Even in 20s, weight raises arthritis risk

October 25, 1994|By Jonathan Bor | Jonathan Bor,Sun Staff Writer Medical Tribune News Service contributed to this article.

People who carry extra pounds of body fat while in their 20s greatly increase their risk of developing painful arthritis of the knees and hips decades later, a researcher from the Johns Hopkins School of Medicine said yesterday.

The bad news about body weight doesn't apply only to people who are obese. Those who are moderately overweight face a higher risk of developing arthritis, too, although the danger grows worse as weight increases.

Dr. Allan C. Gelber, a Hopkins rheumatologist, said few of the people in his study were seriously overweight. Nonetheless, a man who stands 5-foot-11 and weighs 190 pounds faces a 3 1/2 times greater chance of developing arthritis than does his 146-pound counterpart.

Doctors have long suspected that heavier people inflict extra wear and tear on their weight-bearing joints, causing cartilage to thin and in some cases disappear. This, however, was the first study to show that weight in a person's 20s can result in arthritis years later.

In effect, weight sets in motion a process of steady deterioration that may not be felt until the cartilage finally wears out in a person's 50s, 60s or beyond. It may take decades for the knee cartilage, initially as thick as the tip of an index finger, to grind away to nothing.

"If we are able to maintain our ideal body weight, there is a clear potential to decrease the burden of osteoarthritis in the knees and hips," said Dr. Gelber, who presented his findings yesterday at the annual meeting of the American College of Rheumatology in Minneapolis.

The findings may carry added significance in light of a report in July that showed the proportion of U.S. adults who are overweight suddenly jumped to one-third in the 1980s. In the preceding two decades, a quarter of American adults were overweight, according to the National Center for Health Statistics.

Dr. Gelber's study focused on osteoarthritis -- a painful condition caused by the loss of cartilage, the tough tissue that buffers bones meeting in a joint. Without cartilage, the joints become swollen, stiff and painful. The disease afflicts about one-third of all people over age 65.

The study capitalized on a data base of health information supplied by 1,178 men who graduated from the Johns Hopkins School of Medicine between 1948 and 1964. In the study, the students had physical examinations during their graduating years, and then annually filled out questionnaires about their health status.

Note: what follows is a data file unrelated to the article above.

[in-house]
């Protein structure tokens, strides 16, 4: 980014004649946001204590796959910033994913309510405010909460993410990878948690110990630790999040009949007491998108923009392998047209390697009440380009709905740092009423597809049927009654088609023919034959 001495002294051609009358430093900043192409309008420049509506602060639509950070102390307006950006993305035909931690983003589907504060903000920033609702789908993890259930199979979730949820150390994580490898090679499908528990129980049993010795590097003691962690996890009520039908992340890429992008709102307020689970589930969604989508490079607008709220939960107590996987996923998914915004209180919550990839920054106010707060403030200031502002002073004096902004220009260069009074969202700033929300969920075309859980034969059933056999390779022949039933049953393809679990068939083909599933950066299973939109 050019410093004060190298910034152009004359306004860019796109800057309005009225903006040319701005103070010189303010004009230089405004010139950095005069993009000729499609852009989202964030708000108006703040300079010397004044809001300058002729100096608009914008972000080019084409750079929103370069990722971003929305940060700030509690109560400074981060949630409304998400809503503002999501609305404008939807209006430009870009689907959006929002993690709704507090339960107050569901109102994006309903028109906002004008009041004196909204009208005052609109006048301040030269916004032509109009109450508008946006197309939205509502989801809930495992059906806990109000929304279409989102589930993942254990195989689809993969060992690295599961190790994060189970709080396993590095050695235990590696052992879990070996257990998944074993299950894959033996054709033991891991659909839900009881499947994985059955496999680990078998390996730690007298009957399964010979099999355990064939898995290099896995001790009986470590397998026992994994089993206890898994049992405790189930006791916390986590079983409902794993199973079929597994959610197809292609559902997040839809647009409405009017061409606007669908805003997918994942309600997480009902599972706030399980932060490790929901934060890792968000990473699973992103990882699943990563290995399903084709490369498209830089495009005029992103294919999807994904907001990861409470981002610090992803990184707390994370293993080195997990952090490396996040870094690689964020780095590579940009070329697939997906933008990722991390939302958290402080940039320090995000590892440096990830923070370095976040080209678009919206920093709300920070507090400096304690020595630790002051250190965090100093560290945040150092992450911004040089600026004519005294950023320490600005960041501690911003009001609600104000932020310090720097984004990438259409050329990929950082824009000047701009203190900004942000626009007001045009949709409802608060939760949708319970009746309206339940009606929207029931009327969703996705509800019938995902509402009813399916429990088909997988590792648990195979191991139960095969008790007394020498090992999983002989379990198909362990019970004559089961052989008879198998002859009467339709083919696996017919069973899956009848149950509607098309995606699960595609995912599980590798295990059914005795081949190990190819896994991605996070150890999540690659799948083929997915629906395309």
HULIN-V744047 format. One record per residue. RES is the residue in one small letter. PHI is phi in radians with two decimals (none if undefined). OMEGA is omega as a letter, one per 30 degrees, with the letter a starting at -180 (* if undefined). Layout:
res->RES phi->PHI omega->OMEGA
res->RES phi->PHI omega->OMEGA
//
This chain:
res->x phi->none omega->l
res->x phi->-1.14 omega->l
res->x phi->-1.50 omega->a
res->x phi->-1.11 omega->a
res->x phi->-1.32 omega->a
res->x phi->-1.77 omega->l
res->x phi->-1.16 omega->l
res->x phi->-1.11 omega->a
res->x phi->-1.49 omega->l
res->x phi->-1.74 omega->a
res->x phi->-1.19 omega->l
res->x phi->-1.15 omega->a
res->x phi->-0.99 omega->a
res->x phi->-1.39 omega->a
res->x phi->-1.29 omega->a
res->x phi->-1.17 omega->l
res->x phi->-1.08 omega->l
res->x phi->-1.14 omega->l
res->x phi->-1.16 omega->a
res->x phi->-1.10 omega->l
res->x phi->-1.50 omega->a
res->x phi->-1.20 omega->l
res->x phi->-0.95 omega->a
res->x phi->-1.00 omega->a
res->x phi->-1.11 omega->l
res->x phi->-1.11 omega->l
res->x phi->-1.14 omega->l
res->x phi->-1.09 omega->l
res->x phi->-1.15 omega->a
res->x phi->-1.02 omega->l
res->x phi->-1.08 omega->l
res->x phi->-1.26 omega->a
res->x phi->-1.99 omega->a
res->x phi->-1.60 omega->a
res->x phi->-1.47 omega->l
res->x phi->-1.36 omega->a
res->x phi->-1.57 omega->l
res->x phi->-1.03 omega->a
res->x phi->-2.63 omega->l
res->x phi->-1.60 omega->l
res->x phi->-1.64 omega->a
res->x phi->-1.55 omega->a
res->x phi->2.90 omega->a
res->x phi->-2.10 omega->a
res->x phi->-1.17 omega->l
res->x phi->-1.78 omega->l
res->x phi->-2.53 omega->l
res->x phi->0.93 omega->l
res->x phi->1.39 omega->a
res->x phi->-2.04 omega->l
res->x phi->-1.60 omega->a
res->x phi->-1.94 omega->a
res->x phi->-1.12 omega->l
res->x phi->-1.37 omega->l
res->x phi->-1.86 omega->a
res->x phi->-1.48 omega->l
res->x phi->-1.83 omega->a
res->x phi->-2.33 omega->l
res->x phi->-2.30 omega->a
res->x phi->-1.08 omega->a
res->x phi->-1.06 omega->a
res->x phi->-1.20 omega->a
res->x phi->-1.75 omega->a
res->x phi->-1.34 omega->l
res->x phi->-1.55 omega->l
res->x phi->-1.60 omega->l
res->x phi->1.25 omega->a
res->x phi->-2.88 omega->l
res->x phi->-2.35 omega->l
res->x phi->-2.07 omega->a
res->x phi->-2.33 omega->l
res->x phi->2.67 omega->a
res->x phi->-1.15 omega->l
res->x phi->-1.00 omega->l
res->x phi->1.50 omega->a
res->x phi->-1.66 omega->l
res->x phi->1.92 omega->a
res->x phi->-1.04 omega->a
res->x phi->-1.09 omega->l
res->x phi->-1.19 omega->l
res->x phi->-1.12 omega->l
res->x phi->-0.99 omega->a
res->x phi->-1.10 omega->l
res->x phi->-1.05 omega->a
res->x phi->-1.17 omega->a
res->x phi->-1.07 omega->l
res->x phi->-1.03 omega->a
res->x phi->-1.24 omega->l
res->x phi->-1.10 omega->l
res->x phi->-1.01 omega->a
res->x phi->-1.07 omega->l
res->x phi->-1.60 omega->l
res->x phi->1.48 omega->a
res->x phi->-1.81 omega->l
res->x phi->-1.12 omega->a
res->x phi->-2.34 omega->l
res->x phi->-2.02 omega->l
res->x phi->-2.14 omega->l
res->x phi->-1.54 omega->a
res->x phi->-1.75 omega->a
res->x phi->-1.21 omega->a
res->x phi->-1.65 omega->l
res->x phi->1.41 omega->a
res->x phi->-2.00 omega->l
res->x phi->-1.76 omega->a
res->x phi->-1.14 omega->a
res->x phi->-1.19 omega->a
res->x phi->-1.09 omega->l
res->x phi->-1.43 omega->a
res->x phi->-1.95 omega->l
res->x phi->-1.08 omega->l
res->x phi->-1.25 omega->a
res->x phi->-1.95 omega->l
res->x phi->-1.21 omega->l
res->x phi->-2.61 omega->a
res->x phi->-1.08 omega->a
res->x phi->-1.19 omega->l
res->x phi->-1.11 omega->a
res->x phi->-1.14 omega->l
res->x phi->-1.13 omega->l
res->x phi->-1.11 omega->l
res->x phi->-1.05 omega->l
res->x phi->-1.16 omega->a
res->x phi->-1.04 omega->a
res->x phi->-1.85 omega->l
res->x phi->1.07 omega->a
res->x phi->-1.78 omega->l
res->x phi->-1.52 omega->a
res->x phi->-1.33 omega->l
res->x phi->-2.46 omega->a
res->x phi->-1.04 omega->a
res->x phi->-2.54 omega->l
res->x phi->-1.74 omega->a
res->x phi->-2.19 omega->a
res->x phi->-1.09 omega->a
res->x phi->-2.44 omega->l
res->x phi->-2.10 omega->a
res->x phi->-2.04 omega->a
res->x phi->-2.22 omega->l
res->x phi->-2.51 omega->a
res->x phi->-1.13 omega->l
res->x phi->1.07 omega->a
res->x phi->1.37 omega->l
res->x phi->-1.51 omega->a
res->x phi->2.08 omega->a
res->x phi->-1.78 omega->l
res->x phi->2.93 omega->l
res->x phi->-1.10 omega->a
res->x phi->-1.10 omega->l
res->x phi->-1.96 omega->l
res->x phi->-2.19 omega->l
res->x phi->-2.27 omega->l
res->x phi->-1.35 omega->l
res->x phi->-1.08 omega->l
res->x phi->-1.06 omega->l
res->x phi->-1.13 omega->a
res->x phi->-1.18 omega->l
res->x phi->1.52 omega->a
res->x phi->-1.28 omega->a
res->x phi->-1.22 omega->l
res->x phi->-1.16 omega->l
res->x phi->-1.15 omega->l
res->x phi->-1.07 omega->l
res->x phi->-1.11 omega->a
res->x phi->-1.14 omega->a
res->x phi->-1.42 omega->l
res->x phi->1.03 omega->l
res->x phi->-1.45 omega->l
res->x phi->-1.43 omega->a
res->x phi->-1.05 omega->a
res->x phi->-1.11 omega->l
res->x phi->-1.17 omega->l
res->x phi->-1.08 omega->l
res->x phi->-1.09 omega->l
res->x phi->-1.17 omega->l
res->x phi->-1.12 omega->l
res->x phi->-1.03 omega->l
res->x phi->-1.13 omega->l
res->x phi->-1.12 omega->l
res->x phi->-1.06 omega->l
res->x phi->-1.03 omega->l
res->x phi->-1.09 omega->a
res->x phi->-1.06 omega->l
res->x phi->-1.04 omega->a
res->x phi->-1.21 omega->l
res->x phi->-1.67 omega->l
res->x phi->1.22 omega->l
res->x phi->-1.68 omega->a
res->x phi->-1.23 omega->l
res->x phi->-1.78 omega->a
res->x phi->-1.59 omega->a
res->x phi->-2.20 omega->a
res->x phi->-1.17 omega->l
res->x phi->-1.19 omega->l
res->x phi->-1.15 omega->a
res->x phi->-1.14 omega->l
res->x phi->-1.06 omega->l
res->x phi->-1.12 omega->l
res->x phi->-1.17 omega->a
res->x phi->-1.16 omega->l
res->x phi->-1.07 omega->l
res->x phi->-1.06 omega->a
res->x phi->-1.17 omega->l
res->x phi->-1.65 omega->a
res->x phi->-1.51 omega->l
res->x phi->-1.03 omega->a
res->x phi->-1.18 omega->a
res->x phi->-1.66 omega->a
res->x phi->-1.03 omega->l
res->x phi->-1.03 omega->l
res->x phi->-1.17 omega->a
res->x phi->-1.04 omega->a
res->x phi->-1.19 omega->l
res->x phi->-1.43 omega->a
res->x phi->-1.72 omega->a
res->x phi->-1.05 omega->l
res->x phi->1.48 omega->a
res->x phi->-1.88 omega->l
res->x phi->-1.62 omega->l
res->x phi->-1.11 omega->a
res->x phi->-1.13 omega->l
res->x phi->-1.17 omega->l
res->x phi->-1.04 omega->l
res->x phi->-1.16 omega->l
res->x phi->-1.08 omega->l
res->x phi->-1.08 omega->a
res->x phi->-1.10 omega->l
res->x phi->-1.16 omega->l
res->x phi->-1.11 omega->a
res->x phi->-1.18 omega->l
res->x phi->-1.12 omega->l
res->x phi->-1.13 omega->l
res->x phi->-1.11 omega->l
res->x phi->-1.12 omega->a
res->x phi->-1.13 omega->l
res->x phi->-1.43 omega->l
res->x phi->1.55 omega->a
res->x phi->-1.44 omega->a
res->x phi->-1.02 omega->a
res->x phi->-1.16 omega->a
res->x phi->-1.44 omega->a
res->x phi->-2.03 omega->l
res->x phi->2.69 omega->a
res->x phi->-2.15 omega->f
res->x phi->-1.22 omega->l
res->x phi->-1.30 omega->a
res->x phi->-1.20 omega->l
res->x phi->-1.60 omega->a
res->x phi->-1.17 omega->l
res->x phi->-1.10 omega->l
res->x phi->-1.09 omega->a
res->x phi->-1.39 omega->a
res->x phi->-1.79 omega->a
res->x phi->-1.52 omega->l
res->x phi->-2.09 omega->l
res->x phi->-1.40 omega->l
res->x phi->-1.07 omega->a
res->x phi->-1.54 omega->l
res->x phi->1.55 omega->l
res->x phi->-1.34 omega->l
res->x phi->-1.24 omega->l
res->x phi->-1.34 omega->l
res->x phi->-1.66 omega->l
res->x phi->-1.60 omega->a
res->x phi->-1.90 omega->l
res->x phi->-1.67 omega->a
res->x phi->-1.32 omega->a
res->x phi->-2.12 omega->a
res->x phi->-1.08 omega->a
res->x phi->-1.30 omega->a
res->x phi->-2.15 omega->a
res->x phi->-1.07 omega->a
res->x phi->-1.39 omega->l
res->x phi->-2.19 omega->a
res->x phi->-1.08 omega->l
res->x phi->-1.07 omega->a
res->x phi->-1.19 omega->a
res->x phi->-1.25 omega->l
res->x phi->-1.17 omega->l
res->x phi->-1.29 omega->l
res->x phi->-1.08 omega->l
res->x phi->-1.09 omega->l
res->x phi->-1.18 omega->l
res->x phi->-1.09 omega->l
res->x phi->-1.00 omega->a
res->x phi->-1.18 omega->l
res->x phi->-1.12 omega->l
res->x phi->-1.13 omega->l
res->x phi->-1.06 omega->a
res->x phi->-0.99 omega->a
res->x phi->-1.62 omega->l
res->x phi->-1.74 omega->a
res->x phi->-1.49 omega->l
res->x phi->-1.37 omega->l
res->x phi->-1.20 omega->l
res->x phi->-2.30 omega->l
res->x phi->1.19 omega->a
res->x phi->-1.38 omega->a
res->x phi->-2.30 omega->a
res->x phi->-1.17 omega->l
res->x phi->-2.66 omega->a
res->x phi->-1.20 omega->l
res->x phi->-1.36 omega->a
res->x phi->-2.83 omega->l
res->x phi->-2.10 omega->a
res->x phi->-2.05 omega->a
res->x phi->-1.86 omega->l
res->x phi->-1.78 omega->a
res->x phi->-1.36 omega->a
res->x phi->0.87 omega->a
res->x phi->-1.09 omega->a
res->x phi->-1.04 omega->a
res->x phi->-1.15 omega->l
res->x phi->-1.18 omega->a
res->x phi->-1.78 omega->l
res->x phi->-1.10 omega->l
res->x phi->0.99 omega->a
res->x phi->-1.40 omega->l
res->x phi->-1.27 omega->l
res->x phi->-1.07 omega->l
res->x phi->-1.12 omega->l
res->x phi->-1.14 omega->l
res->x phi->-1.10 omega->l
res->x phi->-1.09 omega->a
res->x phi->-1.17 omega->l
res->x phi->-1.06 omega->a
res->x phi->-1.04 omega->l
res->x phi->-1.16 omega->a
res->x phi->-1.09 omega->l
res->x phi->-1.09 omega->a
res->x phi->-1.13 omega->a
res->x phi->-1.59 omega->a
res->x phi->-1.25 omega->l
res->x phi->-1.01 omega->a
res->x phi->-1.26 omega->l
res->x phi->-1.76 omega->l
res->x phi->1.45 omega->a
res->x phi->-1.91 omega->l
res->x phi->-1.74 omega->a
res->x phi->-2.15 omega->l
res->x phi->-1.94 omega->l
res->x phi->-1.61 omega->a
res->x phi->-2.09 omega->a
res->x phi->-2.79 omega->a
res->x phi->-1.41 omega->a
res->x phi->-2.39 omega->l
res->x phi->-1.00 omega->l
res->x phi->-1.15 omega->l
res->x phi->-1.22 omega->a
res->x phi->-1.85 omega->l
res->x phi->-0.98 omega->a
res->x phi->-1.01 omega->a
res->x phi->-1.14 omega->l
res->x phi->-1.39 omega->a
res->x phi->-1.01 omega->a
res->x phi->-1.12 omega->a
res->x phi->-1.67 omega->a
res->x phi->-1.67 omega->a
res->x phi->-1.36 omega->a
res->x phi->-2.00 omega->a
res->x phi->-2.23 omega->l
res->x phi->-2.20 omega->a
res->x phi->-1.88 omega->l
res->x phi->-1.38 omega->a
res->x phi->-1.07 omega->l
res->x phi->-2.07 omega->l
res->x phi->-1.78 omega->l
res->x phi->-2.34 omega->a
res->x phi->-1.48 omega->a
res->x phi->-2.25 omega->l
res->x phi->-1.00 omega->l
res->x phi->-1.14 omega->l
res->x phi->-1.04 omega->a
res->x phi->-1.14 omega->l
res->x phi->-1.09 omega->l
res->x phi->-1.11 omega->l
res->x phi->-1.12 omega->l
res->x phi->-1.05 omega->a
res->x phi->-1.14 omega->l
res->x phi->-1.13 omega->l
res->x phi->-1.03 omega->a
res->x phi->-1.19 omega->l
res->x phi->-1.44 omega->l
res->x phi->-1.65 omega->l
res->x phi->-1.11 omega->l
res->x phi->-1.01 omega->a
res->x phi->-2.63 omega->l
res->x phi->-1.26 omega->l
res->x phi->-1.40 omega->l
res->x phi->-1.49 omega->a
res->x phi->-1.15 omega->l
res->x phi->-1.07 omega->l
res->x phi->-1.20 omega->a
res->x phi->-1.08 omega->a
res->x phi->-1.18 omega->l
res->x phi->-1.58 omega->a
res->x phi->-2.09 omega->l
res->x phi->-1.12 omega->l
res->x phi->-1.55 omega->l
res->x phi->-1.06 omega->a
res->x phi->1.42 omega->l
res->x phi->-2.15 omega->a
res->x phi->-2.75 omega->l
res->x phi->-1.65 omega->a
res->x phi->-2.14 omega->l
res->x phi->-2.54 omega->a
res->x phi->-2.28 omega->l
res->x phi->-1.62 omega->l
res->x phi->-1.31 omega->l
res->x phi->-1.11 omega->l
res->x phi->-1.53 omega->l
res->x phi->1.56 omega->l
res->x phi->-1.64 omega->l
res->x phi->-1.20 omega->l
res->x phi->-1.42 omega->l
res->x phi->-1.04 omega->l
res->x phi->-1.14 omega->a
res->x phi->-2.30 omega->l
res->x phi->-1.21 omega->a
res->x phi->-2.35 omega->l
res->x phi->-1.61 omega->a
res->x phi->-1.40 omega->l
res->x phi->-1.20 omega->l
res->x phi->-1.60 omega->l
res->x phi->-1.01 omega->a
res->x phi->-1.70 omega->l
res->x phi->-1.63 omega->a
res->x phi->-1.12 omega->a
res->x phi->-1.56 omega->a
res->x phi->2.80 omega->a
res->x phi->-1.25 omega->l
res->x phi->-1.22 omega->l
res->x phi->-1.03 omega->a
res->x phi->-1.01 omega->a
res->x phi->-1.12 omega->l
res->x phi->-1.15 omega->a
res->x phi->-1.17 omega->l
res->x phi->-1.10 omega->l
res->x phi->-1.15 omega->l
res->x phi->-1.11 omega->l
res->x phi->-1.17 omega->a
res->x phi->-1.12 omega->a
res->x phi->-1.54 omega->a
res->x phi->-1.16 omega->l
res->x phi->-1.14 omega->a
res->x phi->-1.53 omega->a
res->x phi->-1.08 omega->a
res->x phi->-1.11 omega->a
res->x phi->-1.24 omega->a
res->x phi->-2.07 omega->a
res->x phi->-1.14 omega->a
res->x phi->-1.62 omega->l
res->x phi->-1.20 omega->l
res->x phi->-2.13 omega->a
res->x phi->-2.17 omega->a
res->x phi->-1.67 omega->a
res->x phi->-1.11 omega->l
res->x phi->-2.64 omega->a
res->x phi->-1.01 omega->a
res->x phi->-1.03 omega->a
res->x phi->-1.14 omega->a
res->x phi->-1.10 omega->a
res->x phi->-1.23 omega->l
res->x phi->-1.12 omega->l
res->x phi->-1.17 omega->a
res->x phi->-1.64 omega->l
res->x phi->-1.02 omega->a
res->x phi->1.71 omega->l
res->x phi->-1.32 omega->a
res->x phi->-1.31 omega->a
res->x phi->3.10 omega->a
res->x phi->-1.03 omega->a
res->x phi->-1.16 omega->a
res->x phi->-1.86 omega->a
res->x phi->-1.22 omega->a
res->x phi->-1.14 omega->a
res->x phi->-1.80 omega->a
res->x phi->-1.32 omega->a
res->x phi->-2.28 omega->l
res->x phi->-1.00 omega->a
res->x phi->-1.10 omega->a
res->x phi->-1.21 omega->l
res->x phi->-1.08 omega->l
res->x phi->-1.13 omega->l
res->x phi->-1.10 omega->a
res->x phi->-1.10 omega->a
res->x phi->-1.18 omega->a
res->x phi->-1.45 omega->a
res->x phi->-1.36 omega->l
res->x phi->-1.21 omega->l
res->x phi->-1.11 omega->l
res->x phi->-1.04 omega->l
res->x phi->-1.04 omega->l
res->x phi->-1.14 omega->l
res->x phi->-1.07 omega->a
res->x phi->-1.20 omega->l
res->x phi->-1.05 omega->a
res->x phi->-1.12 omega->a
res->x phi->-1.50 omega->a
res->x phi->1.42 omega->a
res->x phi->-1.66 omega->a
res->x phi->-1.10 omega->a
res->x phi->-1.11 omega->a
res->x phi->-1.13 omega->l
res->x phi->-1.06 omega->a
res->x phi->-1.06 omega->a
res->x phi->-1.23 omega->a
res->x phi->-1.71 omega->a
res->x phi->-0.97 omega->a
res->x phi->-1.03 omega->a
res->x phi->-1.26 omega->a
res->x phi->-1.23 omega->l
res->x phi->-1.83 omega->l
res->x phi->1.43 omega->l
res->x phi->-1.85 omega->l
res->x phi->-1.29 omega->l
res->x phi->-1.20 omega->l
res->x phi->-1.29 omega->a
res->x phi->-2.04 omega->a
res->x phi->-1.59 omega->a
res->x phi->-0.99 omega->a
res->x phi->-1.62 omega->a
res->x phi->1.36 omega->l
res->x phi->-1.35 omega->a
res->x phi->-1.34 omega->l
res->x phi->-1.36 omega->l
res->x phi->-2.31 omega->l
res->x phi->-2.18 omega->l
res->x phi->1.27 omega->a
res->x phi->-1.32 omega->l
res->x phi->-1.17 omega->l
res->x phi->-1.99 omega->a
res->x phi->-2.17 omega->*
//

At first, researchers used the graduates to track risk factors for hypertension and heart disease. But later, they realized that the graduates could also supply useful information on other diseases such as diabetes and arthritis. Called the Johns Hopkins Precursor Study, it focused predominantly on men because the student body was overwhelmingly male in those years.

The finding linking arthritis to weight was not without precedent.

In the mid-1970s, federal researchers who took X-rays of people in their 70s found that the heaviest were most likely to have osteoarthritis of the knee. But that created a "chicken and egg" dilemma: Did the extra weight trigger arthritis, or did the immobility of arthritis cause people to gain weight?

In the 1980s, researchers at Boston University got a clearer picture when they found that people who carried extra weight in their 30s were more likely to develop arthritis later on. Now, the Hopkins study suggests that the disease process can begin in a person's 20s.

Dr. Gelber cautioned that weight is probably not the only factor contributing to osteoarthritis. Other mechanical stresses -- including injuries and congenital joint abnormalities -- can also play a role.

Meanwhile, another study presented at the Minneapolis meeting showed that a combination of an anti-cancer drug and an agent used to prevent rejection of transplanted organs is showing promise for relieving the pain, swelling and stiffness of rheumatoid arthritis.

While the anti-cancer drug, methotrexate, has been used to control arthritic symptoms for years, it is not a cure and does not work well in all patients, said Dr. Peter Tugwell, a rheumatologist at the University of Ottawa in Canada and the study's lead investigator.

But the addition of low doses of the anti-rejection drug cyclosporine appears to make methotrexate more effective, with the combination therapy reducing joint inflammation, pain and disability significantly more than methotrexate alone, Dr. Tugwell reported.

In a study of almost 150 people, methotrexate alone resulted in a 30 percent improvement in pain, joint inflammation and quality of life, Dr. Tugwell said. When cyclosporine was added to the methotrexate therapy, about half of patients experienced a further 20 percent decrease in symptoms, he said.

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